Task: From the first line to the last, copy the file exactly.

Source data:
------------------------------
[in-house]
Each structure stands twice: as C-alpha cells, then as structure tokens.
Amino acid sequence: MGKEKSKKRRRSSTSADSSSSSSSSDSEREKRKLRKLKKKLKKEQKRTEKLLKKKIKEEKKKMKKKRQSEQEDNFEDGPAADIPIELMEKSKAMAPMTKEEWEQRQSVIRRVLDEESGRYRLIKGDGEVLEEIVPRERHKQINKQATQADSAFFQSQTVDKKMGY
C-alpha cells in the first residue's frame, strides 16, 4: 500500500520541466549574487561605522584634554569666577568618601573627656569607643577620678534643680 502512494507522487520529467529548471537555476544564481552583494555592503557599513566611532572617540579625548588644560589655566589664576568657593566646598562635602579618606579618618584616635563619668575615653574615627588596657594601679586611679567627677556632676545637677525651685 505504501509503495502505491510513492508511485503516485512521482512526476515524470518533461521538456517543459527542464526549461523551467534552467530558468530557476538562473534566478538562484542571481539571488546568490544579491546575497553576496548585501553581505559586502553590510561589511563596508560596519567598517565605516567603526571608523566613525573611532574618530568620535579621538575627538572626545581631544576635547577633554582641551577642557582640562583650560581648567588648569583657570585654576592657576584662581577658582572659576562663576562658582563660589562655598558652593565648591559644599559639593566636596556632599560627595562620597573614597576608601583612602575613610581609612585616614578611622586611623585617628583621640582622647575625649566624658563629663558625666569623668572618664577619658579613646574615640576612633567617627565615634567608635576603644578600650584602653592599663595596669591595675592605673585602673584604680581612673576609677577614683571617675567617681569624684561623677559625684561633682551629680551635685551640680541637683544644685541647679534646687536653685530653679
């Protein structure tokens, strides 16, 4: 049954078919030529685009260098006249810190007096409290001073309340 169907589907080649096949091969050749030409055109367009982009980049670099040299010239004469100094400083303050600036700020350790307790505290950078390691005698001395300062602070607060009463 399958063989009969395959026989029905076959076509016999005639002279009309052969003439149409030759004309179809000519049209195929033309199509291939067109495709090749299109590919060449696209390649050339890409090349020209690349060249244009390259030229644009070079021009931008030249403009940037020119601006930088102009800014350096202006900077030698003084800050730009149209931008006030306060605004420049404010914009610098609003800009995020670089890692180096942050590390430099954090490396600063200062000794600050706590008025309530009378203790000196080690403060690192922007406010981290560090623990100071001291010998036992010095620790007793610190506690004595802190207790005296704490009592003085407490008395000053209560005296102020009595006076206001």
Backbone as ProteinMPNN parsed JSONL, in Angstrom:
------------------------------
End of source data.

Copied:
[in-house]
Each structure stands twice: as C-alpha cells, then as structure tokens.
Amino acid sequence: MGKEKSKKRRRSSTSADSSSSSSSSDSEREKRKLRKLKKKLKKEQKRTEKLLKKKIKEEKKKMKKKRQSEQEDNFEDGPAADIPIELMEKSKAMAPMTKEEWEQRQSVIRRVLDEESGRYRLIKGDGEVLEEIVPRERHKQINKQATQADSAFFQSQTVDKKMGY
C-alpha cells in the first residue's frame, strides 16, 4: 500500500520541466549574487561605522584634554569666577568618601573627656569607643577620678534643680 502512494507522487520529467529548471537555476544564481552583494555592503557599513566611532572617540579625548588644560589655566589664576568657593566646598562635602579618606579618618584616635563619668575615653574615627588596657594601679586611679567627677556632676545637677525651685 505504501509503495502505491510513492508511485503516485512521482512526476515524470518533461521538456517543459527542464526549461523551467534552467530558468530557476538562473534566478538562484542571481539571488546568490544579491546575497553576496548585501553581505559586502553590510561589511563596508560596519567598517565605516567603526571608523566613525573611532574618530568620535579621538575627538572626545581631544576635547577633554582641551577642557582640562583650560581648567588648569583657570585654576592657576584662581577658582572659576562663576562658582563660589562655598558652593565648591559644599559639593566636596556632599560627595562620597573614597576608601583612602575613610581609612585616614578611622586611623585617628583621640582622647575625649566624658563629663558625666569623668572618664577619658579613646574615640576612633567617627565615634567608635576603644578600650584602653592599663595596669591595675592605673585602673584604680581612673576609677577614683571617675567617681569624684561623677559625684561633682551629680551635685551640680541637683544644685541647679534646687536653685530653679
């Protein structure tokens, strides 16, 4: 049954078919030529685009260098006249810190007096409290001073309340 169907589907080649096949091969050749030409055109367009982009980049670099040299010239004469100094400083303050600036700020350790307790505290950078390691005698001395300062602070607060009463 399958063989009969395959026989029905076959076509016999005639002279009309052969003439149409030759004309179809000519049209195929033309199509291939067109495709090749299109590919060449696209390649050339890409090349020209690349060249244009390259030229644009070079021009931008030249403009940037020119601006930088102009800014350096202006900077030698003084800050730009149209931008006030306060605004420049404010914009610098609003800009995020670089890692180096942050590390430099954090490396600063200062000794600050706590008025309530009378203790000196080690403060690192922007406010981290560090623990100071001291010998036992010095620790007793610190506690004595802190207790005296704490009592003085407490008395000053209560005296102020009595006076206001």
Backbone as ProteinMPNN parsed JSONL, in Angstrom: